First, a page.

From time to time I argue that 'shallow' informal interactions, such as simple gestures of recognition at neighbourhood level, are more significant in terms of social capital than is generally recognised.
I raised this recently in relation to the CLG guidance on 'meaningful social interaction,' which argues that for social interaction to be 'meaningful' it needs to go beyond a superficial level and to be sustained. My view is that yes it makes a difference if it's sustained, but 'superficial' does not mean trivial. Superficial is good.
Now I'm just catching up with a paper in BMJ last month about happiness and social networks, which got quite a bit of publicity for its finding that happiness is 'contagious'. The researchers looked at 20 years of data from the Framingham heart study in Massachussetts and found that:
People’s happiness depends on the happiness of others with whom they are connected.
This includes close neighbours, but apparently next door neighbours have a much stronger influence than neighbours who live a few doors down in the same neighbourhood. The researchers observe:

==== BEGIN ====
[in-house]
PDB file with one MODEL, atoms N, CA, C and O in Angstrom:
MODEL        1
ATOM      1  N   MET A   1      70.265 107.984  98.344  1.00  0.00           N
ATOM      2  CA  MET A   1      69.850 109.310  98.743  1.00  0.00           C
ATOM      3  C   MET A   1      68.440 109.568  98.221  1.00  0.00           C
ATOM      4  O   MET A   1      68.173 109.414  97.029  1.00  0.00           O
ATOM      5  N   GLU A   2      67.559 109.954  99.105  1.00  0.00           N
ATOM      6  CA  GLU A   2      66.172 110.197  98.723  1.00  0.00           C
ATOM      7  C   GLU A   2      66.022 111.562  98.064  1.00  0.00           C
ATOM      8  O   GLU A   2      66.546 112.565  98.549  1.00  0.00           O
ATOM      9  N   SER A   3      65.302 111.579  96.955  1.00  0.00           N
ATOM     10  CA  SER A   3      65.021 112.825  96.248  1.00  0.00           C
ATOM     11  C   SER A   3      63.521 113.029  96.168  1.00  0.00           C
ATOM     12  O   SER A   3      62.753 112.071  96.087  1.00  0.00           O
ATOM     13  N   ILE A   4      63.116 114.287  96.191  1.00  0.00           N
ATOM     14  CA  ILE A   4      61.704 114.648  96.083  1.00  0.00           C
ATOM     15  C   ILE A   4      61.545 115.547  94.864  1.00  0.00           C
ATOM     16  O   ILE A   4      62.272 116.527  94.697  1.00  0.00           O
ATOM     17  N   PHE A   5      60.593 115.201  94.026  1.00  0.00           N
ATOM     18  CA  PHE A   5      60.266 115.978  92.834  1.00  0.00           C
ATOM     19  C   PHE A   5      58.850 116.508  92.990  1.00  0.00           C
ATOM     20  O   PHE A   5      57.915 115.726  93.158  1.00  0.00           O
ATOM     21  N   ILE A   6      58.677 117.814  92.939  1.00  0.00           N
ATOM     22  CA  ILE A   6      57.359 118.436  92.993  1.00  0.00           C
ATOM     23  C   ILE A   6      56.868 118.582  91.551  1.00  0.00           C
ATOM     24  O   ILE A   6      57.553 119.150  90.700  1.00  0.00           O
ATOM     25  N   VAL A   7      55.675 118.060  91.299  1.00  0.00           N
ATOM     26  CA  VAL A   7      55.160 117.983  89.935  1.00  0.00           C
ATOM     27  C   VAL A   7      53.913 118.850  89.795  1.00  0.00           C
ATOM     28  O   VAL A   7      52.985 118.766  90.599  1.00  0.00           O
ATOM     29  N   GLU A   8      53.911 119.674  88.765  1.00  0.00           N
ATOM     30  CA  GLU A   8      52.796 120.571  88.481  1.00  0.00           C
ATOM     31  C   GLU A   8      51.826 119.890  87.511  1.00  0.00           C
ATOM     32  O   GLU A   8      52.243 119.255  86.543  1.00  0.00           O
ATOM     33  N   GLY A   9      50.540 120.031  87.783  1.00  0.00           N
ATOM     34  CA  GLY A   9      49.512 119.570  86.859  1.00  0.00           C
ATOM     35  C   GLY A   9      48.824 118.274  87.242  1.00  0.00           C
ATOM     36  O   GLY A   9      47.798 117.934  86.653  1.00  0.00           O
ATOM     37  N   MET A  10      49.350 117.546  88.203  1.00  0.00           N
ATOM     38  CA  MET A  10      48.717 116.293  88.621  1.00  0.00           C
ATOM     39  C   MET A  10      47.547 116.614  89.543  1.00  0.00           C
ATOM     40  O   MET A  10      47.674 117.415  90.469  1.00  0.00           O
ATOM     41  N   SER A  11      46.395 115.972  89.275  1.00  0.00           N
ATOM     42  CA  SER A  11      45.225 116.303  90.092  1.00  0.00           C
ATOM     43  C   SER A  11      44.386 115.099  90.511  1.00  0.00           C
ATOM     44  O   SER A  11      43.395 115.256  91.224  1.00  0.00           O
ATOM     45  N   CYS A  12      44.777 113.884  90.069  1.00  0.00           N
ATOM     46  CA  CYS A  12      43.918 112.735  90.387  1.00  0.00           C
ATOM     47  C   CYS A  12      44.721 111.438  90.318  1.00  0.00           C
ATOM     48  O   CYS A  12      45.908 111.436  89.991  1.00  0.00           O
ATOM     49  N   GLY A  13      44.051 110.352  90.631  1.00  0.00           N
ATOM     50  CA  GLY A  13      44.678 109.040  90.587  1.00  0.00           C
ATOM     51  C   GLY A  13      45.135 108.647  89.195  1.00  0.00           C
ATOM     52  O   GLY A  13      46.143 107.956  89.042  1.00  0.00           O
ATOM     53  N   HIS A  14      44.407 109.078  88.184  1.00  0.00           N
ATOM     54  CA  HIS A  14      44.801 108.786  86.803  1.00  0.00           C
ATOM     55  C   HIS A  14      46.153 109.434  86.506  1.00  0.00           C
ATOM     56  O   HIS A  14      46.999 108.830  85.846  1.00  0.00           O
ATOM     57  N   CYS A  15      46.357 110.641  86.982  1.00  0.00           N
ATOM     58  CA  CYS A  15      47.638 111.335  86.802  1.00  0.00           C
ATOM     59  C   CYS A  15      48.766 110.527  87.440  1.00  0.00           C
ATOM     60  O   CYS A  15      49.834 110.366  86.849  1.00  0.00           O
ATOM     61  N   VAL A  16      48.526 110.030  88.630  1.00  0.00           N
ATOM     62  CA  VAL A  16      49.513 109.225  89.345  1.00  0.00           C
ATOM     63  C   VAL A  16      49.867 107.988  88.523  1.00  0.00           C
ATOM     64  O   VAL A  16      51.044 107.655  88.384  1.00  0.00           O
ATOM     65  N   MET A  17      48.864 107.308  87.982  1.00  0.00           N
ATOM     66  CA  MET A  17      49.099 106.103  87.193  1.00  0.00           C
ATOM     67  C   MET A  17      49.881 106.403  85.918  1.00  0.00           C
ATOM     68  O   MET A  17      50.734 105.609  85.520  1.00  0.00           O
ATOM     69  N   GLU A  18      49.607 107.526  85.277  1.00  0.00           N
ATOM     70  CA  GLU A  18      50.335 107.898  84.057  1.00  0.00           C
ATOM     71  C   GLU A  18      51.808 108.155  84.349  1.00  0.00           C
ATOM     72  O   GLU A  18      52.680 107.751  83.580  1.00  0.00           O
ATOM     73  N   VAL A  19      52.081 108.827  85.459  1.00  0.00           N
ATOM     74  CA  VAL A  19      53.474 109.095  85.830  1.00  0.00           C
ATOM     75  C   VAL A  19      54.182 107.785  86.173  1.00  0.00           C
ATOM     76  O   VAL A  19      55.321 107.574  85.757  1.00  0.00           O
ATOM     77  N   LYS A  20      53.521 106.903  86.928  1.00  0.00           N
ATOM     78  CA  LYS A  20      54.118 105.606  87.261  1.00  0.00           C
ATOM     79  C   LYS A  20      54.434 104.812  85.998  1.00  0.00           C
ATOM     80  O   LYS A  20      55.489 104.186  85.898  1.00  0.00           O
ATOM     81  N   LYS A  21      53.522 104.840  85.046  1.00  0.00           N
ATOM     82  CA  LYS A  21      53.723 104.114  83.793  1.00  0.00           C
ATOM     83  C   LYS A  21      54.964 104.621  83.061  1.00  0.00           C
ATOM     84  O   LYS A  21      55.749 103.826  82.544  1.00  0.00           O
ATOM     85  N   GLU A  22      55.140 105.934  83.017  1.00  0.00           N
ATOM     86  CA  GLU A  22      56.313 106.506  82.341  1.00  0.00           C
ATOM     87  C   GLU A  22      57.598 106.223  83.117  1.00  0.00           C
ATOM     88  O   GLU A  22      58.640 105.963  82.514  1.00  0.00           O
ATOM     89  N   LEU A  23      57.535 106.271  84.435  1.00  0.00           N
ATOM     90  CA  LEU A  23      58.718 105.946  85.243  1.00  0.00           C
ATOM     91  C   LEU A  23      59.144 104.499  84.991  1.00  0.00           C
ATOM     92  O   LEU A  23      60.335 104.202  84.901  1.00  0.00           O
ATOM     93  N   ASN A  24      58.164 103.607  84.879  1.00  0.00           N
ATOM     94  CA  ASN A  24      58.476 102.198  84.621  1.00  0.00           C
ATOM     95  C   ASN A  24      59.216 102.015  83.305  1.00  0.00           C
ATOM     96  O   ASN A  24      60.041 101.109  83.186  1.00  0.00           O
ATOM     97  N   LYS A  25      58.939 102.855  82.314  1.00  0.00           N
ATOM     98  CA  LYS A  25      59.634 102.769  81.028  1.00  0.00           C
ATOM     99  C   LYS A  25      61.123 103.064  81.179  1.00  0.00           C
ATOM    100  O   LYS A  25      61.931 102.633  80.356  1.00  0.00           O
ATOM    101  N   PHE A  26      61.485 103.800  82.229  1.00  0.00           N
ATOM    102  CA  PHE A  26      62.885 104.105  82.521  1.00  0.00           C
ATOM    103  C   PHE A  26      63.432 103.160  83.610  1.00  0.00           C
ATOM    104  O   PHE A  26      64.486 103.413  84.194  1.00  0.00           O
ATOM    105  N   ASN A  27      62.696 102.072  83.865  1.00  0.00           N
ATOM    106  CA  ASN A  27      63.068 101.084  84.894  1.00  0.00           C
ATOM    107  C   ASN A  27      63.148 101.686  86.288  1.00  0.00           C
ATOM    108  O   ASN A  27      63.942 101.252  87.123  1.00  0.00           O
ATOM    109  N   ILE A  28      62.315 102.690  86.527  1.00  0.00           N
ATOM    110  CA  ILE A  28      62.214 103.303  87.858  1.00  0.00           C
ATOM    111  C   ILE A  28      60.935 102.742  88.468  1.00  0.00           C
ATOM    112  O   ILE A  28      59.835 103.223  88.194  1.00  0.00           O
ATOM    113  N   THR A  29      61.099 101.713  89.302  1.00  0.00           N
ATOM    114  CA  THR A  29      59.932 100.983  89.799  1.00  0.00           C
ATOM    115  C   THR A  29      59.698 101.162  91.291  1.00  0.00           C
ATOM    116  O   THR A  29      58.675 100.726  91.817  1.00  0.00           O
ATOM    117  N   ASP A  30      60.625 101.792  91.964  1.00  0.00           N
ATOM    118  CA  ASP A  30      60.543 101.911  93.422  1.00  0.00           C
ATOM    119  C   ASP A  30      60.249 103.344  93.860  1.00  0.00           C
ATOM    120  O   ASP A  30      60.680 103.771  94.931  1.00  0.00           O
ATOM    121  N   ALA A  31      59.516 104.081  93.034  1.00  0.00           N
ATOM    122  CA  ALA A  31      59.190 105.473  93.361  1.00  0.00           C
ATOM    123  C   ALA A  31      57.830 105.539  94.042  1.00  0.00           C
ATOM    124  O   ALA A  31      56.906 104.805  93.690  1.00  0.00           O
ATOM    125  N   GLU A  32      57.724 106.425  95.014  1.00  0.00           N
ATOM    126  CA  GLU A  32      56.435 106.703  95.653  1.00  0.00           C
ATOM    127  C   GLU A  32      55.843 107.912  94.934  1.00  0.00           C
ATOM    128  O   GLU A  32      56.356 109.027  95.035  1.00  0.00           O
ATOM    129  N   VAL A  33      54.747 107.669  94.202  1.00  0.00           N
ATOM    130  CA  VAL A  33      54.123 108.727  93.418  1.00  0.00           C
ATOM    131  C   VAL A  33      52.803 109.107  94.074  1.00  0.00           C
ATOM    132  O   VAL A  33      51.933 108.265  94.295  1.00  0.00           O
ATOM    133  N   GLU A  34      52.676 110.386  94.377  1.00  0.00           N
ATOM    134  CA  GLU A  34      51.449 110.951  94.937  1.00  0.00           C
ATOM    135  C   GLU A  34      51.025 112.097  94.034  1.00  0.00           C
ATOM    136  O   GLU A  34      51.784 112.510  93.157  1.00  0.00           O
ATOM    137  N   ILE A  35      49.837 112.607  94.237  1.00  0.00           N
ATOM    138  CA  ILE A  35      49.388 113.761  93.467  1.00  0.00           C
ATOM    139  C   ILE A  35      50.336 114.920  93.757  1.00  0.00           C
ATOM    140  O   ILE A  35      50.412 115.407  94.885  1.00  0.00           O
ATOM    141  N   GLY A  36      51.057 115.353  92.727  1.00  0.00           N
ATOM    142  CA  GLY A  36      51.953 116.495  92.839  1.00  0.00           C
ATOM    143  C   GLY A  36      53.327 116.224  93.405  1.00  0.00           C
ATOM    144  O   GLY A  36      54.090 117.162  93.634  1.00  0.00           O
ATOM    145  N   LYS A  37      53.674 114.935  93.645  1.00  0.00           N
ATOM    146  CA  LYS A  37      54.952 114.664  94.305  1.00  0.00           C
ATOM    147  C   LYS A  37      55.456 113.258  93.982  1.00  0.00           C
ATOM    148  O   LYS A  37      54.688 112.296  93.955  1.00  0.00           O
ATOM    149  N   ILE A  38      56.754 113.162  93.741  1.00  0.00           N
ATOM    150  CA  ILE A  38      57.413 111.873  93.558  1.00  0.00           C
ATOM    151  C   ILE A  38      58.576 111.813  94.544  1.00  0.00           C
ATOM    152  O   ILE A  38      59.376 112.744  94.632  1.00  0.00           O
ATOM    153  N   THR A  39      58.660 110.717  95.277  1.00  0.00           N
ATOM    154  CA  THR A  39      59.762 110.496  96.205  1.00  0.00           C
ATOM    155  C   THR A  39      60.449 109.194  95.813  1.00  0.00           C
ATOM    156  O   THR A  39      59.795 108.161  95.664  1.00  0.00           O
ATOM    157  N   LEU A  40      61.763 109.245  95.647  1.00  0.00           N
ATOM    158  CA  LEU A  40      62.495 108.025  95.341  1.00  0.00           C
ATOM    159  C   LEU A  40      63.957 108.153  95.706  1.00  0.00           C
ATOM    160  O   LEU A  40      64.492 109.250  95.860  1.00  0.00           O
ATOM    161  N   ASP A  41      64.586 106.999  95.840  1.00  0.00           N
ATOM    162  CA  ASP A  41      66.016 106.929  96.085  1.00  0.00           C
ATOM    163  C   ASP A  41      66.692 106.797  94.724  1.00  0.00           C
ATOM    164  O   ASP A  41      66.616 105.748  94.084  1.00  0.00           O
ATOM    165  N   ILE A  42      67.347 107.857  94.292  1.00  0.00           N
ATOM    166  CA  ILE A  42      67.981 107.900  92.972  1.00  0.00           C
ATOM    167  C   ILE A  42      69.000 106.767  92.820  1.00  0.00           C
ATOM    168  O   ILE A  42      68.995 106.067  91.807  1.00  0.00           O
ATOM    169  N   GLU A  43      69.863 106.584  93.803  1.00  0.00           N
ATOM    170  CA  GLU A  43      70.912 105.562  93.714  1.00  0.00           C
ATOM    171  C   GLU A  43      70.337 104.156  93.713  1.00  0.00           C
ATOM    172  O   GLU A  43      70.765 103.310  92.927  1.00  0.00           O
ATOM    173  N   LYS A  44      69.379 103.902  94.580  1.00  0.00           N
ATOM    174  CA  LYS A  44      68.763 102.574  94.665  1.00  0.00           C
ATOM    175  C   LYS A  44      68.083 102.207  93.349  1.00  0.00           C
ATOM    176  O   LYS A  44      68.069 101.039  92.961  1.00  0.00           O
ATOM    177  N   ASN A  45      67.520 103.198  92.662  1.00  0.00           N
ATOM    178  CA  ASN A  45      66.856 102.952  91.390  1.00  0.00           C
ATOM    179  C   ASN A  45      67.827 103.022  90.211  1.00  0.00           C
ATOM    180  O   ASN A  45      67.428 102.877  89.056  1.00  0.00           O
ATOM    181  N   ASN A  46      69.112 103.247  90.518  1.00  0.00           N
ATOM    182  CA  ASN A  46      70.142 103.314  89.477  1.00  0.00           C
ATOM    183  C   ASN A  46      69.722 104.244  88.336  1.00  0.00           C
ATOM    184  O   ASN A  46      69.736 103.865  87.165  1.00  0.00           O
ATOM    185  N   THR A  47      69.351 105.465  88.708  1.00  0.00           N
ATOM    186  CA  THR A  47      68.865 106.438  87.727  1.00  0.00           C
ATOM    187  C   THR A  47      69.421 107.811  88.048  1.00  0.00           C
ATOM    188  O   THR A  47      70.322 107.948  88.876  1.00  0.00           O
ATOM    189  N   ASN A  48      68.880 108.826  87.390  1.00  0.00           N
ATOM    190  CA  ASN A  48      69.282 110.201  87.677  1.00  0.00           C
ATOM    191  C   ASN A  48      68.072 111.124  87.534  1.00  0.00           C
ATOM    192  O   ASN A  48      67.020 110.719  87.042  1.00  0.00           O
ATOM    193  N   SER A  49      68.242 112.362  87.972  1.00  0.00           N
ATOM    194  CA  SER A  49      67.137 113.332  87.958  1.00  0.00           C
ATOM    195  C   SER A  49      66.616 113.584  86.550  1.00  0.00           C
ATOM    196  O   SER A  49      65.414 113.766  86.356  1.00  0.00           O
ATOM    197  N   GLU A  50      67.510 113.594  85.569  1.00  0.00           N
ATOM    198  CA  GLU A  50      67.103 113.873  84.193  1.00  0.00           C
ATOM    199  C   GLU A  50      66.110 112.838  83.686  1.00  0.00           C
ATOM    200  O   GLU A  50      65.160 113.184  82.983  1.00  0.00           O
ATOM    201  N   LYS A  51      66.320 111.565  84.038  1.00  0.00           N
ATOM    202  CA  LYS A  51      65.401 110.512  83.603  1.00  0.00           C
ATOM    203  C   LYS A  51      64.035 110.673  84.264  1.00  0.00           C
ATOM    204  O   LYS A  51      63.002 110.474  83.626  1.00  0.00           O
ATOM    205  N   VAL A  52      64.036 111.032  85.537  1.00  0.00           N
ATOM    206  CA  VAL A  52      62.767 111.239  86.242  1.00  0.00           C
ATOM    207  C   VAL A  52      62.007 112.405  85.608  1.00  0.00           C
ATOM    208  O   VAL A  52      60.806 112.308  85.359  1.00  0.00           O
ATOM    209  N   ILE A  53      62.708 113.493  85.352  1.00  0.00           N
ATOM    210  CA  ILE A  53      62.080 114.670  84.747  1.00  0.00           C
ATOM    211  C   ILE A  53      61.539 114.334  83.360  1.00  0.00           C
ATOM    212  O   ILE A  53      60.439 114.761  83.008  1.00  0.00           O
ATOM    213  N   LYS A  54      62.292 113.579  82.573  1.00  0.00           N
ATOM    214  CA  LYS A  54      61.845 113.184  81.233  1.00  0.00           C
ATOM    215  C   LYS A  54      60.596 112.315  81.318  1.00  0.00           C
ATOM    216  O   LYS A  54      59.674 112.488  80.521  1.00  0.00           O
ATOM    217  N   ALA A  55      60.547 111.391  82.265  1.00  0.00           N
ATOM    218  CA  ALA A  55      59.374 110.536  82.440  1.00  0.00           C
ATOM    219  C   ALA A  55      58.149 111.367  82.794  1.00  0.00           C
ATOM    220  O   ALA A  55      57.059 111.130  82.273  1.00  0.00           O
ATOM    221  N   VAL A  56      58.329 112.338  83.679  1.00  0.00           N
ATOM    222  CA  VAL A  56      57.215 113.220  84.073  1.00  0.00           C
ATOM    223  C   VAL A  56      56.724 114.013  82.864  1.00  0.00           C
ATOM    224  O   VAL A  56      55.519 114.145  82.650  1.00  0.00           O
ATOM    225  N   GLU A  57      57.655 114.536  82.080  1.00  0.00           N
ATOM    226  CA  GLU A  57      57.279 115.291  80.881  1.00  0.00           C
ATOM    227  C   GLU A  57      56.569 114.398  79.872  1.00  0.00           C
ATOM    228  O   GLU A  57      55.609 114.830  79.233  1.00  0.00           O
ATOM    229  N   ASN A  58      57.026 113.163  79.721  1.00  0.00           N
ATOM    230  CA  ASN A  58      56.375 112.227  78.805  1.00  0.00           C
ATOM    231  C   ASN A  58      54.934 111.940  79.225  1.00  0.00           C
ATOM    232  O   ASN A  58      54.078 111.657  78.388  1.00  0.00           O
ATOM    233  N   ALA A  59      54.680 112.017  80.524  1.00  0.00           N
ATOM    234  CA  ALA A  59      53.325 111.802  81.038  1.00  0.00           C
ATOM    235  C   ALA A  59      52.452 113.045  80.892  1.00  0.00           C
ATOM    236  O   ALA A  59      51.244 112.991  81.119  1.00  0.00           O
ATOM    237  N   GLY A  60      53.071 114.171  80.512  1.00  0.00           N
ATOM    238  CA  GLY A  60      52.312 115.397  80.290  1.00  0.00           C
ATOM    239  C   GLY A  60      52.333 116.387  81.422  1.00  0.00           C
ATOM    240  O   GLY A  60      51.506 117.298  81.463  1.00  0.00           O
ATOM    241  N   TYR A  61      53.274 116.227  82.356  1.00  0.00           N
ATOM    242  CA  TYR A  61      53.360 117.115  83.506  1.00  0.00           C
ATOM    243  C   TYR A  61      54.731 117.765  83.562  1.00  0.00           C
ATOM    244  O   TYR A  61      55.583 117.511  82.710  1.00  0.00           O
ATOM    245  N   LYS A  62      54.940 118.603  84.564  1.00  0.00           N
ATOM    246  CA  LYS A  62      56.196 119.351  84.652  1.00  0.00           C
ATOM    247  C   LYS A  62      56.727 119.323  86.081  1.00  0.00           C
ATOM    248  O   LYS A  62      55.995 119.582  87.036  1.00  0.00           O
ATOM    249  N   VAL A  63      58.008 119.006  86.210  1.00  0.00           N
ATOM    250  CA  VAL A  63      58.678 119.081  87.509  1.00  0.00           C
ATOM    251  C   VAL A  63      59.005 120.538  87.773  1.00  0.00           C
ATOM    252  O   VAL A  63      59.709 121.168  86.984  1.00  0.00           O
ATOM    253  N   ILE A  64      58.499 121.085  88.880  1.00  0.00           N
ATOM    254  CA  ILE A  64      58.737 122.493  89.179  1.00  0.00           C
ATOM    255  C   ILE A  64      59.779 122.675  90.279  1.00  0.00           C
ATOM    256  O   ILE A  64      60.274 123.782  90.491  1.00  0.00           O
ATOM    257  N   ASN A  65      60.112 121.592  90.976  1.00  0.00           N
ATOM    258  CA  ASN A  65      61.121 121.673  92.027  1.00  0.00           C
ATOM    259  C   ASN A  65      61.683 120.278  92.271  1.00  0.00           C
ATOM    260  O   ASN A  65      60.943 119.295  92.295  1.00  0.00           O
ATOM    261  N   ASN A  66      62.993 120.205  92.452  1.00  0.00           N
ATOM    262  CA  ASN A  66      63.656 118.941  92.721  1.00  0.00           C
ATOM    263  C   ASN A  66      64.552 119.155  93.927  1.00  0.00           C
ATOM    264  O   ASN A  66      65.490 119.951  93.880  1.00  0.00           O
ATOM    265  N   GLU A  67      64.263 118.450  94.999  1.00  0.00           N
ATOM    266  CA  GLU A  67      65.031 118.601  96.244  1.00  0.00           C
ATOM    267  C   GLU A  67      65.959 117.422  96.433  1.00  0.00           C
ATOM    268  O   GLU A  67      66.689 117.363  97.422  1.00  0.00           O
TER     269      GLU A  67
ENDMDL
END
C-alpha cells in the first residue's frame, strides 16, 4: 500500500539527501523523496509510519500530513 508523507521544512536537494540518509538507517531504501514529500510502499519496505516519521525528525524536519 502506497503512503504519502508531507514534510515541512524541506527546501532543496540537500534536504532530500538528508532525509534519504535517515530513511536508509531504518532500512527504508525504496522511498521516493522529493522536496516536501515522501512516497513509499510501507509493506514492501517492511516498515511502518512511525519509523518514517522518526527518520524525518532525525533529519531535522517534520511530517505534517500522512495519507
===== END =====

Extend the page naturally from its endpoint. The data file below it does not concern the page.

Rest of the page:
the strong influence of neighbours suggests that the spread of happiness might depend more on frequent social contact than deep social connections.
So let's take that as a tentative endorsement. More evidence needed of course.
And behind all this are the challenges of defining (without solidfying) what we're talking about. A few weeks ago I was questioning some of the assumptions about definitions of 'belonging' in the methodologically-creaky Changing UK research, and perhaps there are comparable dangers in assumptions about 'happiness'. One commentator on the BMJ paper observes:
Happiness research that attempts to find generalisations about happiness... will not challenge inherent assumptions about what makes people happy, what is happiness, and who is happy in society or indeed, as Anthony Storr suggests, who is 'happy alone!'